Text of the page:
Paul Miller Porsche – Paul Miller Racing is the third and least heralded Porsche squad, and while it's just sort of “there,” it's another squad that could be in line for a top-five if attrition takes its toll. The Miller squad's biggest change from 2011 to 2012 is a switch from Yokohama to Dunlop tires. Three of the four drivers that competed for the team in its Grand-Am spec Porsche at the Rolex 24, Bryce Miller, Sascha Maassen and Rob Bell, will run this car.
With tail-enders Jaguar, Panoz and Lamborghini not in this race as they were a year ago, the Miller Porsche faces an uphill battle to make it into the upper half of the class. That's not an indictment of the team, but rather an acknowledgement of the challenge they have chosen to undertake. A class podium, frankly, would surprise.
PC – From top-to-bottom, the PC class and its participants really deserve a pat on the back for the amount of quality efforts put forth both for Sebring and the full schedule. This is going to be a fascinating subplot of the 12 hours, because there are a host of quality pro drivers split equally among the nine entries.
Also, the PC class drivers might have the most difficult job in the race. PC represents the “middle class” in-between the four prototype and four GT classes, and therefore, its drivers have to be able to run their own race, pass the GT cars without incident, and avoid being compromised when letting the leading P1 and P2 cars go through.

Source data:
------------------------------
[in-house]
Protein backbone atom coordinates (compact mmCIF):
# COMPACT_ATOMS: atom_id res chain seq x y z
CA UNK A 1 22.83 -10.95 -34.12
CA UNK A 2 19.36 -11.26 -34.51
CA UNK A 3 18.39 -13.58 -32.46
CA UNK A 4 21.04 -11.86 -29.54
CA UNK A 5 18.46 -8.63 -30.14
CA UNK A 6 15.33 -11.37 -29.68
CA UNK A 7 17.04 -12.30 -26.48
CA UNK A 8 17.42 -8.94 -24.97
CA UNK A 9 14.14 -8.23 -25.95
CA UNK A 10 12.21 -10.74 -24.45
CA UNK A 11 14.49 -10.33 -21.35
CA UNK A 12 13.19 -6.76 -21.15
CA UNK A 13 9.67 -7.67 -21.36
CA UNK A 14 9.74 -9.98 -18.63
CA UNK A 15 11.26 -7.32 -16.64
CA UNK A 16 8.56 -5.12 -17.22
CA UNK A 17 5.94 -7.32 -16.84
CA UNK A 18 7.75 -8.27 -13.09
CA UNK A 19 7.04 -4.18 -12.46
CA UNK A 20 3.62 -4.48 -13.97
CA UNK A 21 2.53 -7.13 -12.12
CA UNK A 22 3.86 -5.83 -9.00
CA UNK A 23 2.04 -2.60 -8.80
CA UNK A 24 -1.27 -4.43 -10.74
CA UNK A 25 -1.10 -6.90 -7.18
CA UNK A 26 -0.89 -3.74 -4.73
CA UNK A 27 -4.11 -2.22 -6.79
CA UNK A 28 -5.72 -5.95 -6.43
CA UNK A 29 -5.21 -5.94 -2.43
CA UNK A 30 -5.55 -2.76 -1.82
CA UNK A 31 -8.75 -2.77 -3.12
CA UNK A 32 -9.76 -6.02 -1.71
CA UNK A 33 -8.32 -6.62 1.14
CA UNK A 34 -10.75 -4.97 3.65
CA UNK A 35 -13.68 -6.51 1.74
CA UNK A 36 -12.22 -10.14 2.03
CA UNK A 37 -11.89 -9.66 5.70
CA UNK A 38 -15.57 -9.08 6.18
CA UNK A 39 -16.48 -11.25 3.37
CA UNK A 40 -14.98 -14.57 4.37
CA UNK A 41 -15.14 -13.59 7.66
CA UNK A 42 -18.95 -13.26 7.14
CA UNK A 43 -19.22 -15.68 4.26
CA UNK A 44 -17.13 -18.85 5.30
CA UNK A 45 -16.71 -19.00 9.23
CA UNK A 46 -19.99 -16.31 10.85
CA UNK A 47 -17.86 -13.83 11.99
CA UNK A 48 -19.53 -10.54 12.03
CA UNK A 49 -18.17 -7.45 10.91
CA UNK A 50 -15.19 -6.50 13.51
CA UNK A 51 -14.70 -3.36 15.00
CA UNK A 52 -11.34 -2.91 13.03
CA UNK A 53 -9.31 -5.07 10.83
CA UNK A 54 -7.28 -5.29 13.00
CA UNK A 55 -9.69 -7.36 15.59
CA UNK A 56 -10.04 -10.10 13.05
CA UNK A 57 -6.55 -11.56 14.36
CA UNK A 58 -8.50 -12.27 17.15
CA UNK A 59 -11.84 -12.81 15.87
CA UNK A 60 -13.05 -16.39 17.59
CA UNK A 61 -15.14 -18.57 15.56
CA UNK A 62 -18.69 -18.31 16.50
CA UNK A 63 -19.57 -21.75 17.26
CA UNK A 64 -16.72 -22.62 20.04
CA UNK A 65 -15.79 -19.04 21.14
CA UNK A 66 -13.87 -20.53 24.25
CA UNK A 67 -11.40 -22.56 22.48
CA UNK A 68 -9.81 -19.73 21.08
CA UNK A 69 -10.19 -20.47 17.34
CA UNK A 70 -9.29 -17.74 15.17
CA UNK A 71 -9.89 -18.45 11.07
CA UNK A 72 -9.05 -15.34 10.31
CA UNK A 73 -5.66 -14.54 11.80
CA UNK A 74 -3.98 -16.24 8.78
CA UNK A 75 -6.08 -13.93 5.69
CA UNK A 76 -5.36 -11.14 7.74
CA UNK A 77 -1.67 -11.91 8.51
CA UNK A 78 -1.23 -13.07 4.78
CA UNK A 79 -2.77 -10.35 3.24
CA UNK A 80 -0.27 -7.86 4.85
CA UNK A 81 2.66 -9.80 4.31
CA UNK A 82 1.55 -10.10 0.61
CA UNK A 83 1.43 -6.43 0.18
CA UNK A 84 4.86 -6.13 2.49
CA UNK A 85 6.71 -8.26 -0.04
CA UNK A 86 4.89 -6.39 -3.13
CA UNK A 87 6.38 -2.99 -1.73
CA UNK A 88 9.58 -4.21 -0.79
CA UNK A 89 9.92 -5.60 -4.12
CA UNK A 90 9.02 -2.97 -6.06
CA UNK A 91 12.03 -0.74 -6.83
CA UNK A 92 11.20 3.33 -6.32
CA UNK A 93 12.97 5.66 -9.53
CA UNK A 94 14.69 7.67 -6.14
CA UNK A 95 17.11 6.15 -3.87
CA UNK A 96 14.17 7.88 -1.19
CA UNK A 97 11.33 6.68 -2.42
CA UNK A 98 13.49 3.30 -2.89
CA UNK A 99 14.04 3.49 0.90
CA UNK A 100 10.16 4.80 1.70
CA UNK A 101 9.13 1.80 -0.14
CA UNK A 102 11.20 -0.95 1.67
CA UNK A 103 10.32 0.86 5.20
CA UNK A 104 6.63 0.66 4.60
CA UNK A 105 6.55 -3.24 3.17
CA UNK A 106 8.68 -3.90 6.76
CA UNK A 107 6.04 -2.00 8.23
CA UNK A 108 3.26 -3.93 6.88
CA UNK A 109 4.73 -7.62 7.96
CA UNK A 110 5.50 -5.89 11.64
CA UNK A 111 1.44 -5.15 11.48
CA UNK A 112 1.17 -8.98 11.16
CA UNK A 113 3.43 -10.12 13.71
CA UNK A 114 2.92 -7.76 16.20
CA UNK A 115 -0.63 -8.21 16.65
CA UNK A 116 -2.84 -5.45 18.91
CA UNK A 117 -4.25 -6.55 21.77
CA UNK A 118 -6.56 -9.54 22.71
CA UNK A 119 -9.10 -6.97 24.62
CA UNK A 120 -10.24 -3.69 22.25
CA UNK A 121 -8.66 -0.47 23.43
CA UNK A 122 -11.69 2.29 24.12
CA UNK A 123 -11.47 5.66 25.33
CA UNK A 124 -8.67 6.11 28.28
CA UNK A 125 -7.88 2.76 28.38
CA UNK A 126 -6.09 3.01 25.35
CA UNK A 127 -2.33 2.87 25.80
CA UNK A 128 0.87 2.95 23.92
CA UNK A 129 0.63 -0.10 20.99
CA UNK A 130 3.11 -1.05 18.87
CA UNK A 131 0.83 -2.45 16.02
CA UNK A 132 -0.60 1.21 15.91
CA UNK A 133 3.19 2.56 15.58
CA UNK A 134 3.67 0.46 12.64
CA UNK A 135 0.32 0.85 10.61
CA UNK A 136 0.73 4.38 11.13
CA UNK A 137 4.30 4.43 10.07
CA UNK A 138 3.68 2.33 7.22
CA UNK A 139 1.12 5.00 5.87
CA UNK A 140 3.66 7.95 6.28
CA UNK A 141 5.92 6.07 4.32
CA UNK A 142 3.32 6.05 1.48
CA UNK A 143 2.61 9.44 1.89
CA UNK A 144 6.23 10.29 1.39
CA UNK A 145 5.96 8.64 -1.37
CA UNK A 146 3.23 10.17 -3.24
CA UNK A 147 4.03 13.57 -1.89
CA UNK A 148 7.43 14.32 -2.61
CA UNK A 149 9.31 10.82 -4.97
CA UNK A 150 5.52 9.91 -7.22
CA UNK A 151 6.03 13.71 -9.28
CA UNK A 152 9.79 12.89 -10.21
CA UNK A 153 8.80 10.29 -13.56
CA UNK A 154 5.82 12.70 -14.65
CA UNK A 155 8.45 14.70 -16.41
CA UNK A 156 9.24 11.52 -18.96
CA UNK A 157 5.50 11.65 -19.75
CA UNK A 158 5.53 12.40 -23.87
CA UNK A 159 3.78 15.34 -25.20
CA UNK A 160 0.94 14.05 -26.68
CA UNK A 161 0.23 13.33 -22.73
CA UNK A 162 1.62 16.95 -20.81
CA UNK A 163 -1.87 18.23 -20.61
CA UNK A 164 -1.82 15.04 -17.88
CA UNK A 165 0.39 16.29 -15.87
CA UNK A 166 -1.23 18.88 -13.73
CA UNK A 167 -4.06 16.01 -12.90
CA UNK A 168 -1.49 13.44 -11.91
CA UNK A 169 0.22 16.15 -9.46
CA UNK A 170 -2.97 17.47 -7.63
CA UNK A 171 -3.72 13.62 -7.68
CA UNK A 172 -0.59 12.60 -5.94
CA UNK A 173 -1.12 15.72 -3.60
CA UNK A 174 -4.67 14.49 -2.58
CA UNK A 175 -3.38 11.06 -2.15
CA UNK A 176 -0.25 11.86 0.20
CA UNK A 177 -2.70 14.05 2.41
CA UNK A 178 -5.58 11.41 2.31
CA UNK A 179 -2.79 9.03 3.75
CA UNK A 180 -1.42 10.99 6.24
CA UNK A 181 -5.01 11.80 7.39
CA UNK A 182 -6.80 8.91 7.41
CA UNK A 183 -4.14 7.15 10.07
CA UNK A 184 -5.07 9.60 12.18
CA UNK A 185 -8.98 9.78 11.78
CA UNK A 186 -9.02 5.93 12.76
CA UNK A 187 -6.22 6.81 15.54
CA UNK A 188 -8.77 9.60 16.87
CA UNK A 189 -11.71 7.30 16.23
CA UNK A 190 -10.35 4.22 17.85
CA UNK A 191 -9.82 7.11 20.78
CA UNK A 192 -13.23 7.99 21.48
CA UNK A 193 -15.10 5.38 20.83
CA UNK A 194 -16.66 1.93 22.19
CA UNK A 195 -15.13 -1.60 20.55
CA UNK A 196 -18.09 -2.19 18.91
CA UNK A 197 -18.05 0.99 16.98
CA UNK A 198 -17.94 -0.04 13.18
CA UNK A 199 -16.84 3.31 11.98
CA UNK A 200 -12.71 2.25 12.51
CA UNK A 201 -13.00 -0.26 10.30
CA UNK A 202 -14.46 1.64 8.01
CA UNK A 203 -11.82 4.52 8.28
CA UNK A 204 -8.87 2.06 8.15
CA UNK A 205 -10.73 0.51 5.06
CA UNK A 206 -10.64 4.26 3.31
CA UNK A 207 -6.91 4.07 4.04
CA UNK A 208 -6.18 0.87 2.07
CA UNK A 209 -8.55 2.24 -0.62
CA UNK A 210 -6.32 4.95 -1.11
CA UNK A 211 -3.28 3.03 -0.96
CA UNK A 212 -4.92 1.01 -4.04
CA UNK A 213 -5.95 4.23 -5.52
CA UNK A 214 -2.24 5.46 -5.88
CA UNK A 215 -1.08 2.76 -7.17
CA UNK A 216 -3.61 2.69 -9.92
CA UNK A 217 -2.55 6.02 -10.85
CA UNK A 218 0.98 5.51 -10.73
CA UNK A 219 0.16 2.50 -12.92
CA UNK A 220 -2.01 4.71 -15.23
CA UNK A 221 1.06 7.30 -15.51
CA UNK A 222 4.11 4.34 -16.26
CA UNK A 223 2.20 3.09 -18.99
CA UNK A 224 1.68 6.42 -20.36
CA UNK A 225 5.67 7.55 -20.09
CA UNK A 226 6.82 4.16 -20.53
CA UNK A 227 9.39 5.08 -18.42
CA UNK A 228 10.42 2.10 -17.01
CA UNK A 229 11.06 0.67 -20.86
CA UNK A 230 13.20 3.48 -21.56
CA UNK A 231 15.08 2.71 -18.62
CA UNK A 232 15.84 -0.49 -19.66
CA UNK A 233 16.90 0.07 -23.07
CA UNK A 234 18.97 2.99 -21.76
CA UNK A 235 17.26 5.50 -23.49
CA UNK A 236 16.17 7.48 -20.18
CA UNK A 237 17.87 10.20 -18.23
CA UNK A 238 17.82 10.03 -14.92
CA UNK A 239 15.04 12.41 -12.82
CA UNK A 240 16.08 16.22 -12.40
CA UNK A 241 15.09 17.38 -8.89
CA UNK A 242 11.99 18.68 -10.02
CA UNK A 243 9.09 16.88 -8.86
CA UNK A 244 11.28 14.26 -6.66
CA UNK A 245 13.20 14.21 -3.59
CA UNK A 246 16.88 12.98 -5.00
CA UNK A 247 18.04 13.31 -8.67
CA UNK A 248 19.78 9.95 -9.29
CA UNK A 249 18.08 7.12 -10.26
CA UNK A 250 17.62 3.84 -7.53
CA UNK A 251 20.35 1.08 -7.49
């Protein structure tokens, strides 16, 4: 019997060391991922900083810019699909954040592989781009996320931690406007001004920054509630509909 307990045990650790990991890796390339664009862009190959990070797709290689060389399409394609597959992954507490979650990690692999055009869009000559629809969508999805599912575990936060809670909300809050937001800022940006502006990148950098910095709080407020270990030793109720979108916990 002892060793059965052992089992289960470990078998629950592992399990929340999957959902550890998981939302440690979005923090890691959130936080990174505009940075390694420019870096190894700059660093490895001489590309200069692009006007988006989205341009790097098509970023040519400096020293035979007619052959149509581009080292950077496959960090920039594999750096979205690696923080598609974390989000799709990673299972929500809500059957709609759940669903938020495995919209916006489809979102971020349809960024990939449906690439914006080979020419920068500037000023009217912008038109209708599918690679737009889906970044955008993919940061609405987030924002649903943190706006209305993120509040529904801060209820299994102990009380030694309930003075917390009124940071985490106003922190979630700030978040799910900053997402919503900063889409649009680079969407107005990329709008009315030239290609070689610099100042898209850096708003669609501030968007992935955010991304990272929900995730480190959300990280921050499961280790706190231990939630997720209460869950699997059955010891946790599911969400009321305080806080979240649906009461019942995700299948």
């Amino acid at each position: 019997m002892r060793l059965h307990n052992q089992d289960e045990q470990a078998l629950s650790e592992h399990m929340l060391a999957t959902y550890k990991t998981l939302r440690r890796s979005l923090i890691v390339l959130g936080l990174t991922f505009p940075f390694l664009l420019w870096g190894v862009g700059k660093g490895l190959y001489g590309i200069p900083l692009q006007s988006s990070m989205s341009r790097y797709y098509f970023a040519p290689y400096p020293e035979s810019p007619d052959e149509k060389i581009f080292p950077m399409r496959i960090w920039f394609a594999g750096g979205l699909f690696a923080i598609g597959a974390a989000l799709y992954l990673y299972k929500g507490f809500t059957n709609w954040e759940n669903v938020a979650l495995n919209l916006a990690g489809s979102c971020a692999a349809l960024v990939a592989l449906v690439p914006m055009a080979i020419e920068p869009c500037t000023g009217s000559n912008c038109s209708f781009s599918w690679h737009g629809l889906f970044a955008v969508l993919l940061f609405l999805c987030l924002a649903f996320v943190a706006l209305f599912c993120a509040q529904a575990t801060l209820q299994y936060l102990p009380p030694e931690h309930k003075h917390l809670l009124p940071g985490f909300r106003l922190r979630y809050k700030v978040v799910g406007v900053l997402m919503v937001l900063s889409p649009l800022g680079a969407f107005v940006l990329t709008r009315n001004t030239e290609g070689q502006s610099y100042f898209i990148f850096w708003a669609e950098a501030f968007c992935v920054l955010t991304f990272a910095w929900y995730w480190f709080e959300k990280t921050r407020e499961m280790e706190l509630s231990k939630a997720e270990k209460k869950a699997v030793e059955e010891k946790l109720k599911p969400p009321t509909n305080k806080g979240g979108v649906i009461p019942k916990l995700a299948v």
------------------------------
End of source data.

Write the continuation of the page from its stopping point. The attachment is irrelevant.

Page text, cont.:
The pro drivers include Memo Gidley (No. 5 Muscle Milk), Kyle Marcelli (No. 8 Merchant Services), Bruno Junqueira (No. 9 RSR), Raphael Matos (No. 18 Performance Tech), Butch Leitzinger (No. 52 PR1), Colin Braun (No. 05 CORE), E.J. Viso (No. 06 CORE) and Dane Cameron (No. 025 Dempsey). Only Leitzinger, Marcelli and Cameron of that group have PC class race experience; Cameron is the defending class winner.
Where those cars will all rise or fall is in the hands of their co-drivers. The PC class regulations state that only one classified “platinum” or “gold” rated driver can run, alongside a combination of two “silver” or “bronze” ones. That means mostly semi-pro drivers to pure amateurs are mixed in, and how they handle the challenge presented by the class differences will determine how the class's race unfolds.
GTC – The nine GTC class entries have some quality teams and drivers, but will struggle to garner the proper recognition at the bottom of the race's nine-class structure.
There's a handful of genuine pro drivers thrown into these cars, with Michael Valiante, Sean Edwards, Nick Tandy, Damien Faulkner, Spencer Pumpelly, Leh Keen, Townsend Bell and Cort Wagner among them. Still, even their maximum efforts in the Porsche GT3 Cup cars won't see these cars doing anything except going slowest, likely some 20 seconds per lap off the overall leaders, at best. GTC has the same “pro-am-am” driver structure as does PC.
It's going to be difficult for anyone other than the class competitors to focus on GTC for its own race, as realistically, the GTC class's biggest challenge at Sebring is making sure its competitors stay out of the way of all the overtaking.